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Monday, August 3, 2009

$3.4 Billion More in Shortfalls

Since Judge Kathleen McGuire’s ruling last week that Governor Lynch and State House Democrats could not raid the Joint Underwriters Fund in order to balance the state’s books, the talk around Concord has been how to close this $110 million budget hole.

Democrats in the House are suggesting new sources of revenue, in the form of either an estate or capital gains tax, to fill the gap.

An equally pressing issue receiving significantly less attention concerns the mounting deficits within the New Hampshire Retirement System.

A piece in this morning’s Concord Monitor shines some light on the problem:
The sinking economy has taken a billion-dollar bite out of the state's already-ailing pension system, leaving the New Hampshire Retirement System with about 59 percent of what it needs to pay its long-term liabilities, according to preliminary calculations, for a shortfall of $3.4 billion. …

The pension system's troubles aren't new: The New Hampshire Retirement System ranked sixth from the bottom of the 50 states in terms of pension system health in 2006, when there was a funded ratio of 61 percent, according to a compilation by the Pew Center on the States. Rhode Island was the worst off, with a funded ratio of about 54 percent.

The woes in the New Hampshire Retirement System date to 1991, when state lawmakers adopted an unorthodox accounting method that, lawmakers now say, led to years of overestimating the system's health and undercharging employers for their portion of the costs.

In 2007, as part of a broad effort to reform the pension system, the Legislature voted to return to the standard accounting system used by most pension systems nationally. Lawmakers at the time said the changes would put the retirement system on a long-term course toward restoring its health.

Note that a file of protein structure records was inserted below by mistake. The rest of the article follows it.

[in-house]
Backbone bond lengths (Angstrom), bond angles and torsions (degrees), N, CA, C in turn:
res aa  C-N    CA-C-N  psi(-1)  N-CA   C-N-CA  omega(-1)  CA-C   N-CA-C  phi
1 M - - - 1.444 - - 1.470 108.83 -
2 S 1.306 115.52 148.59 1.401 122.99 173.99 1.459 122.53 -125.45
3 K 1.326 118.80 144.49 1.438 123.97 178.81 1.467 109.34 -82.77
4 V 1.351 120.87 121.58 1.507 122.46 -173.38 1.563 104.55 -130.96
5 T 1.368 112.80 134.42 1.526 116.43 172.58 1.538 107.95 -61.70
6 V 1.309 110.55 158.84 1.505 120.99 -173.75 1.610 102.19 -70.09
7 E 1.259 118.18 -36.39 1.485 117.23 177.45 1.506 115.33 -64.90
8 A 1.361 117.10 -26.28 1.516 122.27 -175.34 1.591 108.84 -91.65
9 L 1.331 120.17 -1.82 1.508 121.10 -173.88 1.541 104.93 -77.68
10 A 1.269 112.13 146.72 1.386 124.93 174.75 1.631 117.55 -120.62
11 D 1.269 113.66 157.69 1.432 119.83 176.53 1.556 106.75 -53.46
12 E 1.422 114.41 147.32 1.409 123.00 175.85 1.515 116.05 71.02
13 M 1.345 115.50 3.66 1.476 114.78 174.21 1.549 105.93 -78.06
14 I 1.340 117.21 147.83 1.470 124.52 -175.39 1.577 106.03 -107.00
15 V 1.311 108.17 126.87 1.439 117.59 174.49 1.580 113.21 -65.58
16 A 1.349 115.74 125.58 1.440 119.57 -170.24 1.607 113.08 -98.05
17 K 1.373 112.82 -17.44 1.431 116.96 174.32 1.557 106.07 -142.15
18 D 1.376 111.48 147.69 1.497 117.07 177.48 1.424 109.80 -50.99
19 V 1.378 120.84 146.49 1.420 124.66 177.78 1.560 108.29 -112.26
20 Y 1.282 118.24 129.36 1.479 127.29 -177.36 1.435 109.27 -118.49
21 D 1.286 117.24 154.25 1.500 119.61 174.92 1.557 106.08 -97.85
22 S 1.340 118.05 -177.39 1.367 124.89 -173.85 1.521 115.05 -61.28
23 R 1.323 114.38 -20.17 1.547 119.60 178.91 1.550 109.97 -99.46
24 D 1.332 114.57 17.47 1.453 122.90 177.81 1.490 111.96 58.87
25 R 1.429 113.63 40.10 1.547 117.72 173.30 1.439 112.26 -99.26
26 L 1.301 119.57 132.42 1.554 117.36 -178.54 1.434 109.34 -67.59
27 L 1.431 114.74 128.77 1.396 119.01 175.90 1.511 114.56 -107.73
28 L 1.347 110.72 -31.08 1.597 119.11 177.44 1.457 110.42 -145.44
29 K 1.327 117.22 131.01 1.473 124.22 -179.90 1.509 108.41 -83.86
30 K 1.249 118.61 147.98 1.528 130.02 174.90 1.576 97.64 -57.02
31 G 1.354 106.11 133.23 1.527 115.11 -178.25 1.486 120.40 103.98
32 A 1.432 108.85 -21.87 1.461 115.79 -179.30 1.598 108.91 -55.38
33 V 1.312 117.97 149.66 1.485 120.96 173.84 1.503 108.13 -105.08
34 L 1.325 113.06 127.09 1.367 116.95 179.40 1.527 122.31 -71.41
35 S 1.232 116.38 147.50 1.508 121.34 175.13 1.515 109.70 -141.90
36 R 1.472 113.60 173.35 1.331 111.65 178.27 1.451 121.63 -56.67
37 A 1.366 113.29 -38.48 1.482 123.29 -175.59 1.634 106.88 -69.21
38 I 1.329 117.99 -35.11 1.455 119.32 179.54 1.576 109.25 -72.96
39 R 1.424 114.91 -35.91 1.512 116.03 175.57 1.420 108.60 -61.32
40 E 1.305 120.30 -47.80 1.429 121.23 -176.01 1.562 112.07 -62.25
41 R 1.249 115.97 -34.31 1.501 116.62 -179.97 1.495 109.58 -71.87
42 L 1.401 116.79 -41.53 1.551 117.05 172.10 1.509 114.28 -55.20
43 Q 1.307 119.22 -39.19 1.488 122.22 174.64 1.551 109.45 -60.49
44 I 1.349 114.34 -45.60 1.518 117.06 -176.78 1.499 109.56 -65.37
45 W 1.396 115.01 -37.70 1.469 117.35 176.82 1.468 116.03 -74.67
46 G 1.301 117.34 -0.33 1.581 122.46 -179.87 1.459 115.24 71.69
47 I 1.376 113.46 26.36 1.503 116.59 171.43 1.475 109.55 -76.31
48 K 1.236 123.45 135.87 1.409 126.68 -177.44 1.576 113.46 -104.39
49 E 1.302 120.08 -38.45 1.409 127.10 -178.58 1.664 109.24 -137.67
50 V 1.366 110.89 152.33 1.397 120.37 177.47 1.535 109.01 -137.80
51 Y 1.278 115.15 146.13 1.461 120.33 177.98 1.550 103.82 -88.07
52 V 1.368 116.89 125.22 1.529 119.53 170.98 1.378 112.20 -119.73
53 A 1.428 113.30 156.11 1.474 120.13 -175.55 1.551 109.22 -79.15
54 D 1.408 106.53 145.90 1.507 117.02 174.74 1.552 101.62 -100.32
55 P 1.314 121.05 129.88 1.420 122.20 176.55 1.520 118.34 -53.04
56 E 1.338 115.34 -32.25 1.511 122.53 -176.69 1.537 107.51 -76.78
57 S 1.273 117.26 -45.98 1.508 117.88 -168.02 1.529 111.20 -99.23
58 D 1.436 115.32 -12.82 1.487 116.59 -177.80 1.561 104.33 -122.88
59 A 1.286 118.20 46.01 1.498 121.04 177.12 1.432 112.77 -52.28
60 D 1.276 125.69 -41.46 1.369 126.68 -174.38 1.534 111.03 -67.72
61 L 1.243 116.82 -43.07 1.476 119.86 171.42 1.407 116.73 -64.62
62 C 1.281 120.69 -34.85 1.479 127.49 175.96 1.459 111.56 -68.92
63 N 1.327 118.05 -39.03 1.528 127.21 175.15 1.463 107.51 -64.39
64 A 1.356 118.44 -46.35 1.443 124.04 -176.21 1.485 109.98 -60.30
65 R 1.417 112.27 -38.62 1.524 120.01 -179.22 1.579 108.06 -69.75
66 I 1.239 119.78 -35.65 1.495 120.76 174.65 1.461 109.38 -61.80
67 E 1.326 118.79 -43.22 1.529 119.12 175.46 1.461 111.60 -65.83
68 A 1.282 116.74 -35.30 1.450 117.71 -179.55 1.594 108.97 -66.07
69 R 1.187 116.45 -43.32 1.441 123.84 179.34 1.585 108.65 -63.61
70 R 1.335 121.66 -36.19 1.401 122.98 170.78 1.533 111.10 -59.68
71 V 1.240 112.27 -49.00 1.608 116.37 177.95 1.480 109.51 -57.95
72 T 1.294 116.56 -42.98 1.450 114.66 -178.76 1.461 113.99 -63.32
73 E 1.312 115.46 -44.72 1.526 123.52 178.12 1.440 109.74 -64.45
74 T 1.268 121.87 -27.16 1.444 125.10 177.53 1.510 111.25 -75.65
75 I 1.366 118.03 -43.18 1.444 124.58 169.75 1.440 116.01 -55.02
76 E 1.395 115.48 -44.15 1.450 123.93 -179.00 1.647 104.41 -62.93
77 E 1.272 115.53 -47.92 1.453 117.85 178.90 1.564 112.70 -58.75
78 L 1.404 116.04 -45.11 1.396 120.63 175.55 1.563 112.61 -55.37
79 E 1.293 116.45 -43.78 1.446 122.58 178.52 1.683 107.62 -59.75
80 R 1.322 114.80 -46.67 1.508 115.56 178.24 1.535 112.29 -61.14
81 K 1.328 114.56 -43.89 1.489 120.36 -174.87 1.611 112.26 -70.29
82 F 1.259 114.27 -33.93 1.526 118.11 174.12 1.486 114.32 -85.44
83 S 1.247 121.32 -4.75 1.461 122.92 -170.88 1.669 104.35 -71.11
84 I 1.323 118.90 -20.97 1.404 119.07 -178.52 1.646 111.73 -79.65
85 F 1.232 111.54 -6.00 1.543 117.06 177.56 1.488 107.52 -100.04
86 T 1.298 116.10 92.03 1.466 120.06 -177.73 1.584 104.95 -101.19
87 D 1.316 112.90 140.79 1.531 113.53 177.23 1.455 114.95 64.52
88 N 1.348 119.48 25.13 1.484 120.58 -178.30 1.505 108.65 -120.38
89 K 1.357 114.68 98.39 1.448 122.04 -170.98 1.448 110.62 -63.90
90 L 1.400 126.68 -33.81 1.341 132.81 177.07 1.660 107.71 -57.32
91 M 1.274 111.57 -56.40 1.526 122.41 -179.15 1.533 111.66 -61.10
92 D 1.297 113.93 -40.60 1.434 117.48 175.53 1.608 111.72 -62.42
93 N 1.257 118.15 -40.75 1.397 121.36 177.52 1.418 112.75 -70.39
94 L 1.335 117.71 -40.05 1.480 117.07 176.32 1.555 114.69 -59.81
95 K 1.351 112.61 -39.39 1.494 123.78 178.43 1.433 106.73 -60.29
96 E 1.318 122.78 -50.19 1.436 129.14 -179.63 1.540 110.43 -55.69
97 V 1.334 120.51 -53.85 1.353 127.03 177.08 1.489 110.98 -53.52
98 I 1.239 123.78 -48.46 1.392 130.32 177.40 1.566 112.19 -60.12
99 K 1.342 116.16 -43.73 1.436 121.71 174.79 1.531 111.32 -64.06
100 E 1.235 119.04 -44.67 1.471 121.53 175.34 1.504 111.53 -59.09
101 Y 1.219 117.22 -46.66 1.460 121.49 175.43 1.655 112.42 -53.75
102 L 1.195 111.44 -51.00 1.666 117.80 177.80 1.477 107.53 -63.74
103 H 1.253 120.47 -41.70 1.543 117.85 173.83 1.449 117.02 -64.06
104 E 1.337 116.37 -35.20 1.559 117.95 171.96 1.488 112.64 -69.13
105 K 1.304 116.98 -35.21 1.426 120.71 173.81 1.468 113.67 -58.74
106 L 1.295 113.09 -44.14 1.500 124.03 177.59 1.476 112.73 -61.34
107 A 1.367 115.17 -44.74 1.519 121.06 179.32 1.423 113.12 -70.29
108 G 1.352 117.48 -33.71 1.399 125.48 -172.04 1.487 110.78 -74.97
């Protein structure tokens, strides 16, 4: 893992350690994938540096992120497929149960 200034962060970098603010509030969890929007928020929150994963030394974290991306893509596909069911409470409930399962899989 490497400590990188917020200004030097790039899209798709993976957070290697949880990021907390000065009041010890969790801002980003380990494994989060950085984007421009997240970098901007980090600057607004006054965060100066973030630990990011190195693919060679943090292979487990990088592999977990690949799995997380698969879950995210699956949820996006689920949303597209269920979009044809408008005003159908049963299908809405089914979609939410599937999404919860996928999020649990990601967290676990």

Since then, stock markets have dropped significantly; the Dow Jones, for example, shed about 39 percent of its value between the end of June 2007 and the end of June 2009, when the latest assessment of the retirement system's value was taken.

To Carroll's mind, the reforms should continue. Right now, employees pay in a fixed percent of their pay - 5 percent for most state and local employees and 9.3 percent for police officers and firefighters - while employers' rates are set by the board to make up the difference.

"I think we need to look at the employees sharing more of the risk," Carroll said. She noted that employee representatives hold eight of the seats on the 14-member board, while municipalities have one representative. "If only one party has a risk and that party is literally not at the table, then there's something about the system that doesn't work correctly."
No matter who is saddled with the increased fees to cover the massive shortfall, it will mean more money out of the pockets of New Hampshire’s citizens at a time when we can all least afford it.

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